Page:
Internal and External Drivers of Consumers’ Product Return Behaviors

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Product return is a necessary part of the exchange process between companies and customers. It accounts for approximately 16% of total sales and a reduction in retailer / manufacturer profits by 3.8% on average. However, industry data also indicates that a significant portion of products are returned for reasons other than product failure – e.g., change of mind, found a lower price elsewhere, or fraudulent and unethical reasons. Consequently, many firms (e.g., REI) have altered their generous return policies to protect their profits. However, it’s been found that the restricted return policy could also reduce customer satisfaction, increase the perceived ... continued below

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x, 131 pages : illustrations (some color)

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Pei, Zhi August 2015.

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Product return is a necessary part of the exchange process between companies and customers. It accounts for approximately 16% of total sales and a reduction in retailer / manufacturer profits by 3.8% on average. However, industry data also indicates that a significant portion of products are returned for reasons other than product failure – e.g., change of mind, found a lower price elsewhere, or fraudulent and unethical reasons. Consequently, many firms (e.g., REI) have altered their generous return policies to protect their profits. However, it’s been found that the restricted return policy could also reduce customer satisfaction, increase the perceived risk, and thus negatively affect customers’ loyalty towards a particular store or firm. Thus having a restrictive return policy does not help either. Extant literature mainly focuses on return policies. Little attention has been devoted to the product return behavior itself, thus missing the consumer’s perspective. This study, therefore, focuses on understanding consumers’ return behaviors, including different types of return behaviors, and the drivers and consequences of these different return behaviors. Towards this goal, this study first categorizes all possible types of consumers’ return behaviors into two broad categories - legitimate return behaviors and opportunistic return behaviors. Second, both internal (i.e., variety seeking, impulsiveness, perceived uniqueness, materialism, level of morality, and self-monitoring) and external drivers (i.e., product compatibility, returning cost, perceived risk, complexity of procedure, and social group influence) of consumers’ product return behaviors are identified. Third, the relationship between these drivers of return behavior and the type of return behavior are examined. Finally, the influence of these two different types of return behaviors on consumer’s re-patronage intention is examined. This study uses a survey method to collect data in two phases - pilot phase and main study. In the pilot phase, data were collected from students and used to assess the factor structure, reliability and validity. In the main study, data were collected from both students (N=367) and non-students using M-Turk (N=395). The psychometric properties of the scale items were once again assessed using covariance based Confirmatory Factor Analysis procedure. Finally, multivariate regression was used to test the hypothesized relationships between the drivers of return behavior, types of return behavior, and the re-patronage intention. The findings indicate that product compatibility and desire for uniqueness negatively influence legitimate return behavior; whereas impulsiveness, perceived risk and social group have a positive influence. For opportunistic return behavior, social group and immorality positively influence both legitimate and opportunistic return behavior. However, other drivers have no influence on consumers’ return behavior. Finally, legitimate return behavior positively influences consumer’s re-patronage intention, while opportunistic return behavior has a negative influence. This study makes two major contributions. First, it contributes to the theoretical understanding of complex return behavior, including legitimate return and opportunistic return behavior, and thus adds depth to the literature of product returns. Second, by identifying the drivers of product return behaviors such as product compatibility, perceived risk of keeping the product, social group influence, and immorality, this study offers managers knowledge that will help reduce product returns, thus increasing their profits.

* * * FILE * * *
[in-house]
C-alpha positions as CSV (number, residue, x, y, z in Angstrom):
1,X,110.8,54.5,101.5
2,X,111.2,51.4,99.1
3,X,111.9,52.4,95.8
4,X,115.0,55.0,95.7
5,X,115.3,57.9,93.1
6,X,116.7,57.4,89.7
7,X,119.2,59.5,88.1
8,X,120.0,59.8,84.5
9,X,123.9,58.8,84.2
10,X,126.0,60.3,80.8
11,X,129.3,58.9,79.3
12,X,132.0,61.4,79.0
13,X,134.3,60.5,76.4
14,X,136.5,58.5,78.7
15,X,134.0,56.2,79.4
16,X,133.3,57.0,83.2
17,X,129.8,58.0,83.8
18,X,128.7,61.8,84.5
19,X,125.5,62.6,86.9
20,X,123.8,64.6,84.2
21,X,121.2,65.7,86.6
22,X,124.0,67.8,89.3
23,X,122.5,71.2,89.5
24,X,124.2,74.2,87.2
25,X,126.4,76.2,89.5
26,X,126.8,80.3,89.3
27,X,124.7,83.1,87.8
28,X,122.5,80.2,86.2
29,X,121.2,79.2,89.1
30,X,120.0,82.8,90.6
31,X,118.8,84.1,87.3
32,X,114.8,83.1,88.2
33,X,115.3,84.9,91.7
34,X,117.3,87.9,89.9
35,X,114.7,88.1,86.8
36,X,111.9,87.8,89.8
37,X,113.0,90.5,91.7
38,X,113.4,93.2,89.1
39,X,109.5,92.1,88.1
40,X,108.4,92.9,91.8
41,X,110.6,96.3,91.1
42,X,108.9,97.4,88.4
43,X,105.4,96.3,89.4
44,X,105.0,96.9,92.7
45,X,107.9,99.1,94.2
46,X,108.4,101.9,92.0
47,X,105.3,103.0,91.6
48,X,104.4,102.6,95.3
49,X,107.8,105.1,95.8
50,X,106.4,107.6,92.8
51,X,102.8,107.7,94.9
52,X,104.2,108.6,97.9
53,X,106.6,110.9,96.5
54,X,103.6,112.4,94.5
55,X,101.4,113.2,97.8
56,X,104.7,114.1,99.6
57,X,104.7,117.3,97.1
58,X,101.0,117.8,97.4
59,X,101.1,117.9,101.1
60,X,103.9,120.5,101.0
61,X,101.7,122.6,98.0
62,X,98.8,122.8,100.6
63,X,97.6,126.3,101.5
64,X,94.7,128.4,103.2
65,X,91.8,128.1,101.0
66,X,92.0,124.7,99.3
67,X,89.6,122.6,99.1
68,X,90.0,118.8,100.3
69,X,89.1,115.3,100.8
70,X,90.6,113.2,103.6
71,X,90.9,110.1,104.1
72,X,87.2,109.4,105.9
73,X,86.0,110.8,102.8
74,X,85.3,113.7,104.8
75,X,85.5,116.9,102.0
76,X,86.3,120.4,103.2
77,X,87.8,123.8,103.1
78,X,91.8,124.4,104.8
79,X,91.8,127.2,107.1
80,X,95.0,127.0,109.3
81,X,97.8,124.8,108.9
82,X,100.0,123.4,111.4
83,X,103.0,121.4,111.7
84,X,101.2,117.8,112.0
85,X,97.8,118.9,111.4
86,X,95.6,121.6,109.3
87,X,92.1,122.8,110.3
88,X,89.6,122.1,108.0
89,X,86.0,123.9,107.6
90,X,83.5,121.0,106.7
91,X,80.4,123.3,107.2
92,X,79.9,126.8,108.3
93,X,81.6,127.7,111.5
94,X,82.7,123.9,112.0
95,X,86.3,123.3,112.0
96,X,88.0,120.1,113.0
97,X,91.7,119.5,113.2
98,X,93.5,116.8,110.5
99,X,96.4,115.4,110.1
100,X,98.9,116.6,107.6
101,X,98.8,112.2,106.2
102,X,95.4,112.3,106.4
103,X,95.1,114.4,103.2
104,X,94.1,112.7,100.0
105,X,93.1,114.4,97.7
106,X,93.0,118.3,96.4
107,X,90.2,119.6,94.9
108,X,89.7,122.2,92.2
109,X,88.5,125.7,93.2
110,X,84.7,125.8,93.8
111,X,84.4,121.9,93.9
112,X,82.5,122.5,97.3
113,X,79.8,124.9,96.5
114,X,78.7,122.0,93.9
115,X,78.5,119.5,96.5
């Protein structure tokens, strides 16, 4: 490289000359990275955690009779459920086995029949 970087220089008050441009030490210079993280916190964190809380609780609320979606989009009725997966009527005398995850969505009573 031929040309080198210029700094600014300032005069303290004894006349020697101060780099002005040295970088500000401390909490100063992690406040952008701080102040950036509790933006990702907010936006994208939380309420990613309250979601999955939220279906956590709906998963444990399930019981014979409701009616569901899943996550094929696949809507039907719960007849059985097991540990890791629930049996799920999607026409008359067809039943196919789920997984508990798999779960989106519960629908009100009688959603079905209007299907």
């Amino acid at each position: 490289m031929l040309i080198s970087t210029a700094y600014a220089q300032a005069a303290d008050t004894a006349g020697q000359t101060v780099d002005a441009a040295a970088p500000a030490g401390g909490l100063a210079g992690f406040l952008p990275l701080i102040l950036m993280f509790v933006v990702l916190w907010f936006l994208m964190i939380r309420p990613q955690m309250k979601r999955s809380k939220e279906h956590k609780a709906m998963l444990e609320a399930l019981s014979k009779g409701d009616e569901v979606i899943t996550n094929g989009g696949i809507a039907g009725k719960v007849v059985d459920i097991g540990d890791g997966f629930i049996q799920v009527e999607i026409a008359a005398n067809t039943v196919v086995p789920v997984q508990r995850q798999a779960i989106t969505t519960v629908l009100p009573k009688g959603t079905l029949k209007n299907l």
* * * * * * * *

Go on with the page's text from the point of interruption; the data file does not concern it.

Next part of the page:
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x, 131 pages : illustrations (some color)

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  • August 2015

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  • March 4, 2016, 4:14 p.m.

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  • May 4, 2017, 10:05 p.m.

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Pei, Zhi. Internal and External Drivers of Consumers’ Product Return Behaviors, dissertation, August 2015; Denton, Texas. (digital.library.unt.edu/ark:/67531/metadc804862/: accessed November 21, 2018), University of North Texas Libraries, Digital Library, digital.library.unt.edu; .